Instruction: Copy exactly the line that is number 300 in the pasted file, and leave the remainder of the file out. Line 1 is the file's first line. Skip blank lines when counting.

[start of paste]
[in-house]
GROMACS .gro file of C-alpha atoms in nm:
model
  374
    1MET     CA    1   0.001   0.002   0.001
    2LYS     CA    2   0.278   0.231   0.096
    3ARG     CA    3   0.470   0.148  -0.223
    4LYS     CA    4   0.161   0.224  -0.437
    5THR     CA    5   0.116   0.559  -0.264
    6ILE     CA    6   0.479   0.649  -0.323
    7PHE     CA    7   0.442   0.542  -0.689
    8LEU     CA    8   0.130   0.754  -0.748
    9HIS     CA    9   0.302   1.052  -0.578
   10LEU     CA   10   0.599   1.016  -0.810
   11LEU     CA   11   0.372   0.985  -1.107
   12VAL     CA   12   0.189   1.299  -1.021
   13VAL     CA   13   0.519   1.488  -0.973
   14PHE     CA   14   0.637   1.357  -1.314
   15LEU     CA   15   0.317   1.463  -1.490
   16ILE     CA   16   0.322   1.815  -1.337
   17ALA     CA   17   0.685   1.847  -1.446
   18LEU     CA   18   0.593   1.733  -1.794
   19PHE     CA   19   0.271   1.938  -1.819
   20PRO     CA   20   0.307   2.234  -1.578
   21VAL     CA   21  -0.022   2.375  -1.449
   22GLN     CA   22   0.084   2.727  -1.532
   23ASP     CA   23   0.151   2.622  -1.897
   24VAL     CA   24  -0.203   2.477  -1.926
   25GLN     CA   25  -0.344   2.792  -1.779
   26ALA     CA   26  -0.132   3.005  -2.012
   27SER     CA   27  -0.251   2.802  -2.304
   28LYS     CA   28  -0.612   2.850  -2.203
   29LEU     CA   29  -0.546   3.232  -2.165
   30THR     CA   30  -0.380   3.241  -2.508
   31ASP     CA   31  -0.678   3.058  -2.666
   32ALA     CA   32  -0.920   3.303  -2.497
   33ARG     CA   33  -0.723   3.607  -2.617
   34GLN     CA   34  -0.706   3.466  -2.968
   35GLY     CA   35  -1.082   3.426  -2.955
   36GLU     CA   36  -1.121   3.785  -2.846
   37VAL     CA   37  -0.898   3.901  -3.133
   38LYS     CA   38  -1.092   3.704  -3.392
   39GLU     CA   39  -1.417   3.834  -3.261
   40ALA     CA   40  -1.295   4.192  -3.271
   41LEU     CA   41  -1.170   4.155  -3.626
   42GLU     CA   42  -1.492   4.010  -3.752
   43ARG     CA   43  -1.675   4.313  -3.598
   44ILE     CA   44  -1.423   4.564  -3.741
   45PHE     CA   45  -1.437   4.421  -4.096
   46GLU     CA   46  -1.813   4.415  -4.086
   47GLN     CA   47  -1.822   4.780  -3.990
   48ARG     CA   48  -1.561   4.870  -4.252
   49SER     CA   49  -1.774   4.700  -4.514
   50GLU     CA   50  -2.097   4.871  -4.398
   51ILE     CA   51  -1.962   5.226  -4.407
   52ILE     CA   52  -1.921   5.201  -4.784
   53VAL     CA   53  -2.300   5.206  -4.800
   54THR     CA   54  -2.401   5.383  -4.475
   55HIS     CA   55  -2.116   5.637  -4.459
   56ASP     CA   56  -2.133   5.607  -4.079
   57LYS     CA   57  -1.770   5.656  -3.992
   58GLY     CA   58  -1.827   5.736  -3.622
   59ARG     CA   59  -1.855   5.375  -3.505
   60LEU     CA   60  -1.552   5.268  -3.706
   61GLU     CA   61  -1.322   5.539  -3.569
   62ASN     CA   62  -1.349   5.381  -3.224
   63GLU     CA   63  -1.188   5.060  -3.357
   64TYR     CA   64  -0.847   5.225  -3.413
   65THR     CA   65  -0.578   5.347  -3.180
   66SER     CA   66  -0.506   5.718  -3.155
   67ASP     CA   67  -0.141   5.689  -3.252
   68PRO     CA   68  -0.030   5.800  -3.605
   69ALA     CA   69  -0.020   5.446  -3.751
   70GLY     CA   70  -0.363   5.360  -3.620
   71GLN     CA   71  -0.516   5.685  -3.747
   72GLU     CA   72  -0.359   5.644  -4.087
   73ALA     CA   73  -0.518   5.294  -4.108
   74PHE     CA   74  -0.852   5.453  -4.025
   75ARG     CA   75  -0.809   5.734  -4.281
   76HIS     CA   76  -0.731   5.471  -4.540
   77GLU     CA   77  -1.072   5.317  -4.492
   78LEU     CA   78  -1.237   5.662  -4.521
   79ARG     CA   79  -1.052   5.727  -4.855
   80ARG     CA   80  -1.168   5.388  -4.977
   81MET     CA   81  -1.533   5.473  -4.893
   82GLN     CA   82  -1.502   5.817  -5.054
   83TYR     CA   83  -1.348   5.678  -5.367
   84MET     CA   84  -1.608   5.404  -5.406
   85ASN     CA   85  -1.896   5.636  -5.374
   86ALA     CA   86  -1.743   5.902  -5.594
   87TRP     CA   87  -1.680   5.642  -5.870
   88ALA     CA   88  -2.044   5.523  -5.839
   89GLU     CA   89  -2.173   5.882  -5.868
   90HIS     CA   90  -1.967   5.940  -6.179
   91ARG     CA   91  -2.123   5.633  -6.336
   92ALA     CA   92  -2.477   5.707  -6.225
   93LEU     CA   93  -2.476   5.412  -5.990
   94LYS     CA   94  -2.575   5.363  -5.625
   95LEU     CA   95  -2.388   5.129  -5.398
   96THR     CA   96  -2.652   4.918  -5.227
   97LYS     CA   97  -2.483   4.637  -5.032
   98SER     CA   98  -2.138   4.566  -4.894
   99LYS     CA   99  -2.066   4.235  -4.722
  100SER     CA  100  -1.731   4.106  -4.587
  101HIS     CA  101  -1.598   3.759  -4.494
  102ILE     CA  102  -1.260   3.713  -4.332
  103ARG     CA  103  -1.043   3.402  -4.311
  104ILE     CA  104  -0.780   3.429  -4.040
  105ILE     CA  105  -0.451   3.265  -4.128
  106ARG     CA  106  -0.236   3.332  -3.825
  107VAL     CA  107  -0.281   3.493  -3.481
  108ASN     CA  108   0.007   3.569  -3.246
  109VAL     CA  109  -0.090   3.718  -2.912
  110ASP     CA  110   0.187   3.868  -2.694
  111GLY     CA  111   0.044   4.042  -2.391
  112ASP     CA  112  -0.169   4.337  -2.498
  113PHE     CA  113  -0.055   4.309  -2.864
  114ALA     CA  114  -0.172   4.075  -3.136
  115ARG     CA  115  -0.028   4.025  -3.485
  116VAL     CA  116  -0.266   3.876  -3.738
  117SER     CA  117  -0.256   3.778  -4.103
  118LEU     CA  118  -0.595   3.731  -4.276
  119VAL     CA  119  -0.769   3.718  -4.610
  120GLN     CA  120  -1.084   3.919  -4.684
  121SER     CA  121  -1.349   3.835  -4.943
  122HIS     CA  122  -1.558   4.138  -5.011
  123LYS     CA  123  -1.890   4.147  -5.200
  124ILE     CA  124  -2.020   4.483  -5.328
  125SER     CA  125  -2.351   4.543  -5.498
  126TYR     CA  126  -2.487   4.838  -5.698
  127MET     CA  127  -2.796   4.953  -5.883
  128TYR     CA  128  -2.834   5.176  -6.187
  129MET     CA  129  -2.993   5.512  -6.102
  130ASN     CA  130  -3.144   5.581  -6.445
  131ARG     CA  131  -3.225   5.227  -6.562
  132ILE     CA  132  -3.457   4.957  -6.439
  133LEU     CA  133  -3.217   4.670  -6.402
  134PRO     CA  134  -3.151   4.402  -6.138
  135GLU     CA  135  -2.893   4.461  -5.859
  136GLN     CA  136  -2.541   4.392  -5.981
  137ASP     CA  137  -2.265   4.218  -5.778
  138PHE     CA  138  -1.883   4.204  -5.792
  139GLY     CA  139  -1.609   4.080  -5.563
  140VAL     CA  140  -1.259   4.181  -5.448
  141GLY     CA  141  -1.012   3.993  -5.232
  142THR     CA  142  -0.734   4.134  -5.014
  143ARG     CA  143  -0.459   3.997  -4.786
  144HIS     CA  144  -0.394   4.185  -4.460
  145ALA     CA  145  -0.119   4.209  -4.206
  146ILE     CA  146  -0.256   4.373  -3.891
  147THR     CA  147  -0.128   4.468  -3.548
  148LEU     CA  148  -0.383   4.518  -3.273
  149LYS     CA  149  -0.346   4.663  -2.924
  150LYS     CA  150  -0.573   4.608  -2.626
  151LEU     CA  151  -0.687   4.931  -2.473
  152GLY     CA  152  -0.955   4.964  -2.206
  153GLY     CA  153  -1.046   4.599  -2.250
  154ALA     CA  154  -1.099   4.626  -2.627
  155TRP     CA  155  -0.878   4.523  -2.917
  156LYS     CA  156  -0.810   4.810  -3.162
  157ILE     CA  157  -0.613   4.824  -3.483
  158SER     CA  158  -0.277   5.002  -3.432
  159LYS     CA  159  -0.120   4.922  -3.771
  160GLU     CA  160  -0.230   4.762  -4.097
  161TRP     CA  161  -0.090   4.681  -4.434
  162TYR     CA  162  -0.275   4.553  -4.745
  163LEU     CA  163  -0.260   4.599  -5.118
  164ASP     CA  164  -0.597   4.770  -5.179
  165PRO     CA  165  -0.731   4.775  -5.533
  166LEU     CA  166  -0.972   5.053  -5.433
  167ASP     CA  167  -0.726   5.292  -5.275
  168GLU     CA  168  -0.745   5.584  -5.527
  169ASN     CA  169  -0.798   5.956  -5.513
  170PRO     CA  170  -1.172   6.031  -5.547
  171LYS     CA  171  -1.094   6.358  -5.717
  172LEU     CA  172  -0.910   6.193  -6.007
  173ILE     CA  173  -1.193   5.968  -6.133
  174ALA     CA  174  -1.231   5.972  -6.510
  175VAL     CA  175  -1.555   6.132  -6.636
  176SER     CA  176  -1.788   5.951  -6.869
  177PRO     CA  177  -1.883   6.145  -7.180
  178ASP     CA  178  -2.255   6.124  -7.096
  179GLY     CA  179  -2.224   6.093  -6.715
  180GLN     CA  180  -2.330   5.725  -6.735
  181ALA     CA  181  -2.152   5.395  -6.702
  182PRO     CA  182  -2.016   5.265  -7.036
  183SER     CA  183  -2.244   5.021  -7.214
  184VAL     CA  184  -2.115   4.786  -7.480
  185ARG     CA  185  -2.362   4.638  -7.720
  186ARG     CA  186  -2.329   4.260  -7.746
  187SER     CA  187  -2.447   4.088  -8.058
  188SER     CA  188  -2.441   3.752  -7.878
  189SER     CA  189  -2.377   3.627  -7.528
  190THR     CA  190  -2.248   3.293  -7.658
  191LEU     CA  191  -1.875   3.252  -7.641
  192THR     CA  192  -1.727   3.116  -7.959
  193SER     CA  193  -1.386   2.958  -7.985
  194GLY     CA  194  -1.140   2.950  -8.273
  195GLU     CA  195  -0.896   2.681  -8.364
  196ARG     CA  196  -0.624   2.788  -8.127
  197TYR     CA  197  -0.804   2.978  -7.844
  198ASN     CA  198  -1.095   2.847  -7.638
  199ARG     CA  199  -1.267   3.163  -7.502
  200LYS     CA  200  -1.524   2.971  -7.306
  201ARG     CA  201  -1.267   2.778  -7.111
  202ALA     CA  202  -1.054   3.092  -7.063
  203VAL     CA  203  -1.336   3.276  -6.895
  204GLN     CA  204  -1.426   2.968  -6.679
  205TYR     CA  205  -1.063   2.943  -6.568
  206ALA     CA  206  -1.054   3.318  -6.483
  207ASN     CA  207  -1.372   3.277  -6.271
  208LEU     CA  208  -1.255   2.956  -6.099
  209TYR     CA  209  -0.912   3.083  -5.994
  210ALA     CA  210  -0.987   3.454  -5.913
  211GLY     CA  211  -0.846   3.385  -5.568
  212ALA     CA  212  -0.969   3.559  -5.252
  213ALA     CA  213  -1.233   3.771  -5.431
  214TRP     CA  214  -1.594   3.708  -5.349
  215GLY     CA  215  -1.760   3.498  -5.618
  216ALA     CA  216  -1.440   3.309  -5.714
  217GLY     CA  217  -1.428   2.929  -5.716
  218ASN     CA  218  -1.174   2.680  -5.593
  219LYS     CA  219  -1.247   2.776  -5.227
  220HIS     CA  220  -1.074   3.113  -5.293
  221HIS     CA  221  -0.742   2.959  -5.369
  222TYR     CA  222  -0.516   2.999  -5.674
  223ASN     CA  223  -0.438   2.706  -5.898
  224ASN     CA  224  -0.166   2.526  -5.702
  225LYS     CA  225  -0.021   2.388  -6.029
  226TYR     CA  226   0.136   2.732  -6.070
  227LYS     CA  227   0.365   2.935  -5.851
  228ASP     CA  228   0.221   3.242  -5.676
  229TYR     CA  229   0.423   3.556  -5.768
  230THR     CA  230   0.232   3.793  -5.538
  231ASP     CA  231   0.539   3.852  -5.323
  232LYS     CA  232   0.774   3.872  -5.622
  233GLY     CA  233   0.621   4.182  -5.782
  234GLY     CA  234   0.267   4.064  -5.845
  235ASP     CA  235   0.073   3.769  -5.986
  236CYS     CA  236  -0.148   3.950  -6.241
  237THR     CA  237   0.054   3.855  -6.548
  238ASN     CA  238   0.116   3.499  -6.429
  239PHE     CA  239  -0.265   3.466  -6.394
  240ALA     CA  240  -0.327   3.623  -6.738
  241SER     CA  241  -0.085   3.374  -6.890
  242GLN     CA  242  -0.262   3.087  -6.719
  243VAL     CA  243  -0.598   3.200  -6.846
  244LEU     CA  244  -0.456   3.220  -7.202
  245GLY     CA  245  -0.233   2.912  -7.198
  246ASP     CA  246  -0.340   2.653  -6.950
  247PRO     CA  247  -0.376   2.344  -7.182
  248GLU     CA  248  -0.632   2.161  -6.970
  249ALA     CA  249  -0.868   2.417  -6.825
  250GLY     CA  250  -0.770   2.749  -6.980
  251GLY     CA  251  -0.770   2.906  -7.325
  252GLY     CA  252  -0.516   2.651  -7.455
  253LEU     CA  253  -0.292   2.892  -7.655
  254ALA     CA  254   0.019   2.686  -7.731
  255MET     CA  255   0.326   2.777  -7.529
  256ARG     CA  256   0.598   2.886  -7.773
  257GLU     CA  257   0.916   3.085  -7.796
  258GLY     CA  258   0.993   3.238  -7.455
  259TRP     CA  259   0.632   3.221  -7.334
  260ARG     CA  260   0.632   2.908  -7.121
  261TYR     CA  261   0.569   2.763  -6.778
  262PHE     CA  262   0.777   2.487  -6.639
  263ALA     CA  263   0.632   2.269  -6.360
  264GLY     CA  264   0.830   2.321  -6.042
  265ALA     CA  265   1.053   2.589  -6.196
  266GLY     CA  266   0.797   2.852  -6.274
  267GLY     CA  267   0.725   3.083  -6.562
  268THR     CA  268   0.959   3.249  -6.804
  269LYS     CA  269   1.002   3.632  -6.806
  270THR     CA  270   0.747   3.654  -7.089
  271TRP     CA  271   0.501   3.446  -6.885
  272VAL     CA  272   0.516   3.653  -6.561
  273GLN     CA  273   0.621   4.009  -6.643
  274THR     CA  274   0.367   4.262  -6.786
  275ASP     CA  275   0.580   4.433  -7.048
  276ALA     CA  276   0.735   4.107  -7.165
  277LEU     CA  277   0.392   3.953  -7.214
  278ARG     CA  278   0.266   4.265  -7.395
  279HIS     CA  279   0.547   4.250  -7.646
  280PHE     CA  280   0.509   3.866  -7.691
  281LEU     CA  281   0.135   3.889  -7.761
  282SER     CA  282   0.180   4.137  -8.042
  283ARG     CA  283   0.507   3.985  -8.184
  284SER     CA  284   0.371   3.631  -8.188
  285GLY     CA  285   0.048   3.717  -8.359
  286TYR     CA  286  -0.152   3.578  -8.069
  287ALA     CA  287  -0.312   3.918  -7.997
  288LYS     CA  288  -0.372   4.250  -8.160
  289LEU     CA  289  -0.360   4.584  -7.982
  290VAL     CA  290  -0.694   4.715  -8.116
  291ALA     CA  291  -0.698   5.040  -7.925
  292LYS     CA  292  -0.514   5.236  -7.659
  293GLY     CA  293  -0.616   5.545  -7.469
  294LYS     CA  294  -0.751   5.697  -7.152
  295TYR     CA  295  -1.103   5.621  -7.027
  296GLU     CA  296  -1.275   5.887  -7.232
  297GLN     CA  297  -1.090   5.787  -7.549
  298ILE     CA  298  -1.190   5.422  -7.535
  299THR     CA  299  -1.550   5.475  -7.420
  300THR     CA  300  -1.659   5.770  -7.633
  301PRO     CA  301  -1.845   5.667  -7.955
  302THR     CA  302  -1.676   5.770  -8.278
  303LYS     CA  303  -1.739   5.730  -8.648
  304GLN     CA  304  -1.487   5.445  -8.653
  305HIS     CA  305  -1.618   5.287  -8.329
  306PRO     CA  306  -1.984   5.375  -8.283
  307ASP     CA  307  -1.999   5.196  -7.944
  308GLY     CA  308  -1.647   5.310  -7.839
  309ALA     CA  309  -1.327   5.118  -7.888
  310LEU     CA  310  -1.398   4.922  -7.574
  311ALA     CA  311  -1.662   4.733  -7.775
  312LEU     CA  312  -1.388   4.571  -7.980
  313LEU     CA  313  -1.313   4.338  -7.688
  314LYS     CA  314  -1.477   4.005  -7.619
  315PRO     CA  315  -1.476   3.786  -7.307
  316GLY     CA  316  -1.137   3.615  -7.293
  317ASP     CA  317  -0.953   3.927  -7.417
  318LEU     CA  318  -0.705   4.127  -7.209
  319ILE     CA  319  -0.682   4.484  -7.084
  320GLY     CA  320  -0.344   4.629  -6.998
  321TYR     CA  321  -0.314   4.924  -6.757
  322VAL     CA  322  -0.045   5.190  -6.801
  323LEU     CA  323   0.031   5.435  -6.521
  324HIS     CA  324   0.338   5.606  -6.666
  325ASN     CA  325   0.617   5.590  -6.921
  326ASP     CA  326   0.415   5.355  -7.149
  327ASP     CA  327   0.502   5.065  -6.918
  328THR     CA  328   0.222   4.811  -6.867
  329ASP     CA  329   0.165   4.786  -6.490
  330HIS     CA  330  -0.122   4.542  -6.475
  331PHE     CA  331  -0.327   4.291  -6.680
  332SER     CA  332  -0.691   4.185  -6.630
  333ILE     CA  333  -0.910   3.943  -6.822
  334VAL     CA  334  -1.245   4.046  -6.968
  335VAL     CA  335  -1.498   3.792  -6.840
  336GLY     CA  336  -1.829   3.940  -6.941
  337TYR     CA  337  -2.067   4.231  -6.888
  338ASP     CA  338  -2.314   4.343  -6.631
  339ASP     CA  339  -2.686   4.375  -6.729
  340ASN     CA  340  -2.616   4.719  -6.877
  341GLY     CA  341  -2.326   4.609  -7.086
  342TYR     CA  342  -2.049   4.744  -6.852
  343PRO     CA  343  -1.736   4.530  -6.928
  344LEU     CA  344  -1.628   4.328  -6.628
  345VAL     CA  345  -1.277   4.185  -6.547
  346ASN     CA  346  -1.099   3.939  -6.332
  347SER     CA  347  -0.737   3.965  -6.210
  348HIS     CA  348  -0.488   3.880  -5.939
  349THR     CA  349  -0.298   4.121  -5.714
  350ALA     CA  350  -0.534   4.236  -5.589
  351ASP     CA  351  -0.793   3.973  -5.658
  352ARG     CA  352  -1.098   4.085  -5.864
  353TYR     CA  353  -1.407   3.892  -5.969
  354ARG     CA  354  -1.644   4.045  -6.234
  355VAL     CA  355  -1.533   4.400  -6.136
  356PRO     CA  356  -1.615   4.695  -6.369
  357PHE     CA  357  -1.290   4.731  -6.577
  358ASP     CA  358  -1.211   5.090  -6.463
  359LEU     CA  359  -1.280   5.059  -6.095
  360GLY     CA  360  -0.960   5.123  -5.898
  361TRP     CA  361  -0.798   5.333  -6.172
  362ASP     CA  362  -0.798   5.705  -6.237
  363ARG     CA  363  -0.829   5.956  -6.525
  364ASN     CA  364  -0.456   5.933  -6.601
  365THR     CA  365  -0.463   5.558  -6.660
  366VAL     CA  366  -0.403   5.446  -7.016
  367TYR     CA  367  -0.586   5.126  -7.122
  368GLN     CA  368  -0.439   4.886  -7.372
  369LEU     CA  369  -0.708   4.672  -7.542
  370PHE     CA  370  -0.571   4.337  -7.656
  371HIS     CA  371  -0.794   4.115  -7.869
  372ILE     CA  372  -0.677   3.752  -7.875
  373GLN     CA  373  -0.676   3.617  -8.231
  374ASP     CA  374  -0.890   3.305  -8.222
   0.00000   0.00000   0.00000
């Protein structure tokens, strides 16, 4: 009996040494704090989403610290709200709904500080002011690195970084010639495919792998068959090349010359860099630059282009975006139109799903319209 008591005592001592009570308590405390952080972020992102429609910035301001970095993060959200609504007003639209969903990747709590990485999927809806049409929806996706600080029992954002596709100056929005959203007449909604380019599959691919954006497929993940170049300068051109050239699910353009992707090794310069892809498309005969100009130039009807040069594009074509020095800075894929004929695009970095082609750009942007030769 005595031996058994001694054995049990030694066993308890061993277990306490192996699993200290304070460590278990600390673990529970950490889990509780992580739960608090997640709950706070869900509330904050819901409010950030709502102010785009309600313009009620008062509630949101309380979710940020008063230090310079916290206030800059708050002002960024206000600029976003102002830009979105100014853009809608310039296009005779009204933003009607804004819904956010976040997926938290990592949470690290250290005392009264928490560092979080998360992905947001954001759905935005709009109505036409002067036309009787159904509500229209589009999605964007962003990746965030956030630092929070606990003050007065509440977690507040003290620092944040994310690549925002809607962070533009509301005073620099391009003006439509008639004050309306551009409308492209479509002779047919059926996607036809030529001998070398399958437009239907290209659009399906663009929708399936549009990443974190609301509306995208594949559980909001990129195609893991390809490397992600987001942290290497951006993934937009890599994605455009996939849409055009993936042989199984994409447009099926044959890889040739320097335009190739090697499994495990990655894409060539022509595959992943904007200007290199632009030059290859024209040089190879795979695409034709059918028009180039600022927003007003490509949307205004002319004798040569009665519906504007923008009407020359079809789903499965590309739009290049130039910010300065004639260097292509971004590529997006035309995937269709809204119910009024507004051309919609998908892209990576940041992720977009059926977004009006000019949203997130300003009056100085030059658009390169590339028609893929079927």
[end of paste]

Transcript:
  296GLU     CA  296  -1.275   5.887  -7.232